Updated: Nov 4, 2022
Last year was our first season growing large numbers of anemones and ranunculus in our large high tunnel. We planted in the fall of 2020 and they grew over the winter and we were so happy with how the plants and flowers grew! It was a commitment as we had to go out and cover them with frost cloth (sometimes double cloth) every single night of the entire winter and right on through the whole month of April, but it was absolutely worth it.
The little nubbins that ranunculus and anemones grow from are corms, although many people call them bulbs, and that's ok, as long as we all know what we are talking about. Anemone corms nubbins are the ugliest little gnarled things and believing that they will produce gorgeous flowers is a true act of faith. Similarly, the ranunculus corms are like something you might accidentally sweep up and throw in the trash if you didn't know better, yet they are the most precious of garden treasures.
Last year we planted in October and had hoped to back that up a few weeks to see if we could move our production up a to meet the Valentine's Day demands, but we were so busy with our long productive fall that we didn’t get many planted early. Add to that the very cold days we’ve had since late December and I don't know if it will work or not, but certainly hope so. In 2021 the very first anemone flowers appeared by early February, but the rush of flowers did not begin until late February and early March and they continued right through May. This year we’ve had occasional flowers since October, with enough to make a bouquet in December—these coming from corms that we missed when we dug them in the spring. They stayed dormant in the high tunnel soil all summer until it cooled down and they were ready to grow again in the fall.
I have a useful textbook on flower production (Floriculture by Dole and Wilkins) which says that fall planted anemones will flower for 10 weeks, while winter/spring planted corms only flower for 4 weeks--this alone is a reason to plant in the fall whenever possible. However, that ten week period does end and it should be said that the late winter/spring planted corms take us farther into spring, as they flower later. So a combination of the two planting times is ideal.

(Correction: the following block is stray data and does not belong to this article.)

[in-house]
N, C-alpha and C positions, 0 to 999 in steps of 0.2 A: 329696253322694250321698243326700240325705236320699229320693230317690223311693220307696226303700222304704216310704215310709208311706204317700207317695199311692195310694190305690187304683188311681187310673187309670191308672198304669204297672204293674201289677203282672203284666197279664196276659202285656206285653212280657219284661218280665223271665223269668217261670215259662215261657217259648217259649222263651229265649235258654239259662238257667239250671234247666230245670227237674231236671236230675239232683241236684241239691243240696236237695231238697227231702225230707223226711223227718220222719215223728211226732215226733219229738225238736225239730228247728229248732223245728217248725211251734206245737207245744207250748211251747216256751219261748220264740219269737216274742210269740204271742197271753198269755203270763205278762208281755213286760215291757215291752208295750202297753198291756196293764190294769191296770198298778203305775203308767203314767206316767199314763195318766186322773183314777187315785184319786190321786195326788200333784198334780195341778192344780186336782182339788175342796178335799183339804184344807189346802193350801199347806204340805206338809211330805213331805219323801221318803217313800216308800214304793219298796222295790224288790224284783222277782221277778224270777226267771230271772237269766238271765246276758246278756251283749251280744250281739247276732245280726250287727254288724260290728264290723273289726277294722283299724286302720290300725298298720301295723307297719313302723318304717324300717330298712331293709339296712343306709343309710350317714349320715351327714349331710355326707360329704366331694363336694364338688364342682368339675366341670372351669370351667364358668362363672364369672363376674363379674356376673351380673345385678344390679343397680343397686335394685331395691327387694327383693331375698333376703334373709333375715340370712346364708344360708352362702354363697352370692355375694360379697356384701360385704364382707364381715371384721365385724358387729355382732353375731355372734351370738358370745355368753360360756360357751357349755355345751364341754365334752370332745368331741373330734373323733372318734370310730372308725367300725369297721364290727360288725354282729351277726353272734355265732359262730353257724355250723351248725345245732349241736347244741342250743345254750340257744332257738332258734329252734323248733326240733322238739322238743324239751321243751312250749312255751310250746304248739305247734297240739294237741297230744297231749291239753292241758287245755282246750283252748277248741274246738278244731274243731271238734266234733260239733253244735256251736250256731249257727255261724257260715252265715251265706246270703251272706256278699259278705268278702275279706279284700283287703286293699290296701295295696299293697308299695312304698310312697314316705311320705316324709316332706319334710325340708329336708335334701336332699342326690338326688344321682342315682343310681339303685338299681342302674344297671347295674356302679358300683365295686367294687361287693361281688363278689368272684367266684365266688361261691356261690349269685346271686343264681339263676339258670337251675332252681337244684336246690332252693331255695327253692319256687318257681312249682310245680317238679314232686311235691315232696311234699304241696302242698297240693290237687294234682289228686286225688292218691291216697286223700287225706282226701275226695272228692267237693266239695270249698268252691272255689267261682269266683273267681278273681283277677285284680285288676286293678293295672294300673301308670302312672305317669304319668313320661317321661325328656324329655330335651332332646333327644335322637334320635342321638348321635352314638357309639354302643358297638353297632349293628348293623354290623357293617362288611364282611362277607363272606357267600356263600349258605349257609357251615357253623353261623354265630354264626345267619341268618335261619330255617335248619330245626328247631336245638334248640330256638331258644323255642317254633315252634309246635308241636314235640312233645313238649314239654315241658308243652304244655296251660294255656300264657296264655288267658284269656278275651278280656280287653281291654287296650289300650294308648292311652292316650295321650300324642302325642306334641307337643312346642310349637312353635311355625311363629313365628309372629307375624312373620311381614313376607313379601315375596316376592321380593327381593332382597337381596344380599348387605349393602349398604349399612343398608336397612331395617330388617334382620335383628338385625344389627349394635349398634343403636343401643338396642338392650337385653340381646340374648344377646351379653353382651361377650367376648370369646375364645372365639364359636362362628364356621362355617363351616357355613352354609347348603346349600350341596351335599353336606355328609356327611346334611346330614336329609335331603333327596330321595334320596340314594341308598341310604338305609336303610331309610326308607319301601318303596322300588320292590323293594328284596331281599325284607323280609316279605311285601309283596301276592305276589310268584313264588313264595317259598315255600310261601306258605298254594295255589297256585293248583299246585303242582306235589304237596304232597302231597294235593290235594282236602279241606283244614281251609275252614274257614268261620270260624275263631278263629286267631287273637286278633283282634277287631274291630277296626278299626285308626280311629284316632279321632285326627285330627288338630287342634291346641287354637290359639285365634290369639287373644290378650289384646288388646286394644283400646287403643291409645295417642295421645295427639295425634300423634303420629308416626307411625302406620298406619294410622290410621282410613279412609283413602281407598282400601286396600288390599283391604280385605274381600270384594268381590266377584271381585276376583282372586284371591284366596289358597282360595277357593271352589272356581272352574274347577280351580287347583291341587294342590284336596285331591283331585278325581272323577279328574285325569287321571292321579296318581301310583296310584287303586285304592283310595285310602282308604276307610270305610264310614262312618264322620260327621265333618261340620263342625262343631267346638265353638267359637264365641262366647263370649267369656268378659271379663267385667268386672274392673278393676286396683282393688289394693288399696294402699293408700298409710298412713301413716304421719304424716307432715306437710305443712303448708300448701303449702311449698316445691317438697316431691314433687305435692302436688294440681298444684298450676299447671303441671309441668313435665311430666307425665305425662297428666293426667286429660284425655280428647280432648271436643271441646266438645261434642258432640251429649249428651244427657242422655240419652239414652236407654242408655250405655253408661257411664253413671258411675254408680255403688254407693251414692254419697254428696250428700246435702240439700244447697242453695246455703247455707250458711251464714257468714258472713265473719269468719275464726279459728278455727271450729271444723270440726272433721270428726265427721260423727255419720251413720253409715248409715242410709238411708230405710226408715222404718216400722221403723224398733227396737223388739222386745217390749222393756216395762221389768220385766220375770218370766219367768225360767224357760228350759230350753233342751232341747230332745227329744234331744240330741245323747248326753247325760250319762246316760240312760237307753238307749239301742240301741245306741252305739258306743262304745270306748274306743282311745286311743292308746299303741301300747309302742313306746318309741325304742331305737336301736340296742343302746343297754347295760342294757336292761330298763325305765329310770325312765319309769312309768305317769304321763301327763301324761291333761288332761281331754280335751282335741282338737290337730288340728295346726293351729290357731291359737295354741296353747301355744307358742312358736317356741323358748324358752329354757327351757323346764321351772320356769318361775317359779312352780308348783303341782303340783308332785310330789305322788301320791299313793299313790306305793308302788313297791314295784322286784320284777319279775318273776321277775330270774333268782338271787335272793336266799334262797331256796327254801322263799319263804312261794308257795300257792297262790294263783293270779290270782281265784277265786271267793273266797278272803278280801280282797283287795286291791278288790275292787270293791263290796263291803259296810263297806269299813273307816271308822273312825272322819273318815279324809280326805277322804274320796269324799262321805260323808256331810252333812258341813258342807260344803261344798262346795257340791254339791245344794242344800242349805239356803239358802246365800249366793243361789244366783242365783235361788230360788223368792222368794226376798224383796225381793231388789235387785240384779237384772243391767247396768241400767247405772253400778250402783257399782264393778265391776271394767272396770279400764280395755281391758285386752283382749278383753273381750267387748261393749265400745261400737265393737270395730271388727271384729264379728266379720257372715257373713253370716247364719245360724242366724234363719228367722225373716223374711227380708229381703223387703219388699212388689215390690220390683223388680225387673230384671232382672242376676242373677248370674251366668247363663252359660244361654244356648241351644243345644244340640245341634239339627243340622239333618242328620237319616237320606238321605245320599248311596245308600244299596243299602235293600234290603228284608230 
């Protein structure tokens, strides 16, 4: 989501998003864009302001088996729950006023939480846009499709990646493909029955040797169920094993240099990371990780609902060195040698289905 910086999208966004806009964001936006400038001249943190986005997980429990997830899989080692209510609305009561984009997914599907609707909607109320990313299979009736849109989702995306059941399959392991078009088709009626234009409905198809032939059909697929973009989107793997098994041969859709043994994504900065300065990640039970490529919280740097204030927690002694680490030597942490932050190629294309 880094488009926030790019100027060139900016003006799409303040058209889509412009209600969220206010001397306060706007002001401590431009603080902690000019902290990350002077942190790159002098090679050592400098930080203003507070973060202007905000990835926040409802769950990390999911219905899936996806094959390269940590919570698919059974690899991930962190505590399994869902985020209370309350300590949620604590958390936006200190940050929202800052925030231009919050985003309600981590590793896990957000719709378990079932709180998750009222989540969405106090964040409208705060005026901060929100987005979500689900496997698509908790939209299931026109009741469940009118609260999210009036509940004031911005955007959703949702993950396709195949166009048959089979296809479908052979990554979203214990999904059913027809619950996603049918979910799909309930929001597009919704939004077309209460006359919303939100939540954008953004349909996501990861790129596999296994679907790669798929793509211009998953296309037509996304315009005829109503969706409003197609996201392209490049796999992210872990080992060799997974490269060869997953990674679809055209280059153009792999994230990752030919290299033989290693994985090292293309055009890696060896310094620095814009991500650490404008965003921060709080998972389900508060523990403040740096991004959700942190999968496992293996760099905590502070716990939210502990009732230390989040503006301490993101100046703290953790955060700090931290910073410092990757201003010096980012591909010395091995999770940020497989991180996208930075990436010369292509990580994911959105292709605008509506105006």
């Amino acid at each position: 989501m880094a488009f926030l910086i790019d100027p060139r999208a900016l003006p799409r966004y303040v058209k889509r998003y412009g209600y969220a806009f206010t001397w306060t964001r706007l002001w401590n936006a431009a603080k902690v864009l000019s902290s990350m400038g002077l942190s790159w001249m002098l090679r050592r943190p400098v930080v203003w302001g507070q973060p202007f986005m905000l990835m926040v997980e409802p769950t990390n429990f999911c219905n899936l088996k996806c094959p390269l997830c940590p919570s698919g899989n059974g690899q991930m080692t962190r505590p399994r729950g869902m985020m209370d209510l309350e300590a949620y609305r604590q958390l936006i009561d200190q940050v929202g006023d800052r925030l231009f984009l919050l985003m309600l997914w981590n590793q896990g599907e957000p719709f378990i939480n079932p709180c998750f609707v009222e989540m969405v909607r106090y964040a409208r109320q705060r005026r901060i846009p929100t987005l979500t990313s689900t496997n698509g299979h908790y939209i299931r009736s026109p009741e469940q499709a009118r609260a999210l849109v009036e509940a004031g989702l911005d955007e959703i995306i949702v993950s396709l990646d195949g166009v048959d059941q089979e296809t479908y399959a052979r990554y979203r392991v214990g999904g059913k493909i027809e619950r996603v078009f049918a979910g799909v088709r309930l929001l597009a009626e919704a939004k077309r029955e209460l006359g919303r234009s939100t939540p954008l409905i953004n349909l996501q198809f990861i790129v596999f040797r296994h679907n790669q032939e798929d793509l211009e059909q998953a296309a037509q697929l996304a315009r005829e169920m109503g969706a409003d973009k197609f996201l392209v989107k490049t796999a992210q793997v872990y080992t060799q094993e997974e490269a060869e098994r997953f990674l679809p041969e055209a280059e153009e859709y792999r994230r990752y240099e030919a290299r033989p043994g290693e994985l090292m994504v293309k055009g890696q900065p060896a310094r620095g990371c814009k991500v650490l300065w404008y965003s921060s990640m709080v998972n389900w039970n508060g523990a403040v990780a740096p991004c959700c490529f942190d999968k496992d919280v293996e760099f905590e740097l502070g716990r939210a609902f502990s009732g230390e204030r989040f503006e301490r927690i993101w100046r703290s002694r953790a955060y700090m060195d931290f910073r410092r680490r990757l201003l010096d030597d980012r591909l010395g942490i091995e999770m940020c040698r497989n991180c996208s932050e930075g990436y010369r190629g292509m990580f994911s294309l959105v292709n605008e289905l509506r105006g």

We soaked our corms in slightly running water--this involves multiple small buckets stacked in our kitchen sink with the faucet dripping for 8 hours. Soaking hundreds of corms required several days. My family were ready to have the buckets out of the house, but if someone helps me to install the sink in the workshop it will never happen again. Just saying.
I've read that some growers soak their anemones a shorter time than their ranunculus, but honestly, I soaked them all for the same amount of time and had essentially no loss of corms. The only significant loss I had were Salmon cloni, which I'm guessing is related to the variety, not the way they were grown, but who knows--this was not a scientific experiment.
I find the best way to keep track of different varieties in planting is to put them in the yellow plastic mesh bags that bulbs come in with the name written on a plastic plant tag. This way I cannot lose track of which corms are which. Be prepared, the ranunculus will expand tremendously, so leave room for this! The anemones swell up, but not as dramatically as the ranunculus.
After soaking in the slightly running water it's time for the corms to go into crates with soilless mix to pre-sprout before they are planted into the ground. I use tulip bulbs crates, which many will recognize as vegetable crates that they see at farmers markets. If you can get your hands on these consider yourself lucky. Every flower farmer on earth is looking for a stash of them and they are in short supply. If you have a stash of them please contact me! I will gladly take them off your hands in trade for flowers or money. :)
According to academic researchers who have taken the time to measure this kind of thing, pre-sprouting your corms will give you more flowers. I cannot explain this, I can only report the results. But I pre-sprout all of my corms.
Pre-sprouting takes a few weeks and during this time the crates can be stacked in a cool dark place, but they need to be protected from frost. You should check on them regularly and when you see signs of life—sprouts and roots—it’s time to get them in the ground.
Perfectly pre-sprouted ranunculus ready to plant.
We have two large high tunnels and this is where we plant these little babies. They like soil without covering on it (no landscape fabric) and we crowd them in fairly closely, spaced at about six inches, or even a little less.
All through November and December the plants grow their beautiful tender little leaves and look very delicate. We put wire hoops over the plants about five feet apart and cover them with heavy frost cloth. Sometimes the frost cloth stays on during the day if temperatures are very, very low, but generally we push it off to one side each morning. Even on a cold day the high tunnel can easily get into the 70s when the sun shines and the plants can cook if they are covered or the sides aren’t opened a little.
When the plants start to actively grow it’s time to start watching for fungus. Remove all yellow leaves and any that have visible fungus growing on them and take them out of the high tunnel immediately. Do not compost. This will help to prevent problems from spreading from plant to plant or onto your farm or garden. Do not over water. These are plants that can live on the dry side. I find that I water about once a month in the cold months of winter and follow advice I was given not to water if the temperature will fall below 25F in the next few days. This takes a lot of weather watching, but that’s what it takes to grow these beauties in a cold climate. :)
Spring is coming…